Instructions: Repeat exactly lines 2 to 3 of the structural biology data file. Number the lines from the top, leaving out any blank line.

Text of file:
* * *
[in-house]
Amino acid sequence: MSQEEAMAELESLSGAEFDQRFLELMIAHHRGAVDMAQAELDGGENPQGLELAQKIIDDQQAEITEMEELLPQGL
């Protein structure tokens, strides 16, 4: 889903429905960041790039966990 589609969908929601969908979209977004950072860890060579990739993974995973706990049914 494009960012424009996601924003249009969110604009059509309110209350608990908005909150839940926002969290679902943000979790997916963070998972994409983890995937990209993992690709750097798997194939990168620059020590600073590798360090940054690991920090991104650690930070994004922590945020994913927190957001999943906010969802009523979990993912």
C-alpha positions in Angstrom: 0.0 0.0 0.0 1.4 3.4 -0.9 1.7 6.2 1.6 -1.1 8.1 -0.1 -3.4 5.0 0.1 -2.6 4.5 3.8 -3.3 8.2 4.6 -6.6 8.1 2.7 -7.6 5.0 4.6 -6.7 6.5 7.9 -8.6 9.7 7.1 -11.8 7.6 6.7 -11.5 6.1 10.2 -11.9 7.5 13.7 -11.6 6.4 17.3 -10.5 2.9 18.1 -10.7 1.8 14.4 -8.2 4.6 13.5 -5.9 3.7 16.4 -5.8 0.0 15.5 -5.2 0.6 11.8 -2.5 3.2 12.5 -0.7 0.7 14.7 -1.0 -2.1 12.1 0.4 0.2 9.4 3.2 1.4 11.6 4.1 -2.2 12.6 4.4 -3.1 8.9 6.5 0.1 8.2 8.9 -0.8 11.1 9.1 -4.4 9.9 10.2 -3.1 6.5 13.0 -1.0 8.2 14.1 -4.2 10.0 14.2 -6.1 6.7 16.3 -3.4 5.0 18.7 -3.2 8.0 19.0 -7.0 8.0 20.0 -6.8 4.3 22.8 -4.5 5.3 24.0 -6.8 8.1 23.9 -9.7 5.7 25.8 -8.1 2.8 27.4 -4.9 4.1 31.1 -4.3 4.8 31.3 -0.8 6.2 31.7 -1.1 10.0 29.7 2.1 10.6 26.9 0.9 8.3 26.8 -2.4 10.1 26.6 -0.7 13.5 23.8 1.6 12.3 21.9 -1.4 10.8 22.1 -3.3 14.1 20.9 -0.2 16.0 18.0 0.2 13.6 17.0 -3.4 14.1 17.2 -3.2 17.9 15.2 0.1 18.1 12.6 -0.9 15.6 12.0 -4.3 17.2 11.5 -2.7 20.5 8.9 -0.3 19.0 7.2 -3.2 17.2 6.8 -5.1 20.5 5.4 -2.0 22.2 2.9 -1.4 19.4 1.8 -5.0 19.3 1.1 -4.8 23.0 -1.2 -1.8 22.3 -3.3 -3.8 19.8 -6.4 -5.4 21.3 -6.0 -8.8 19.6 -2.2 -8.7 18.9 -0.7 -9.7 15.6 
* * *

Amino acid sequence: MSQEEAMAELESLSGAEFDQRFLELMIAHHRGAVDMAQAELDGGENPQGLELAQKIIDDQQAEITEMEELLPQGL
């Protein structure tokens, strides 16, 4: 889903429905960041790039966990 589609969908929601969908979209977004950072860890060579990739993974995973706990049914 494009960012424009996601924003249009969110604009059509309110209350608990908005909150839940926002969290679902943000979790997916963070998972994409983890995937990209993992690709750097798997194939990168620059020590600073590798360090940054690991920090991104650690930070994004922590945020994913927190957001999943906010969802009523979990993912």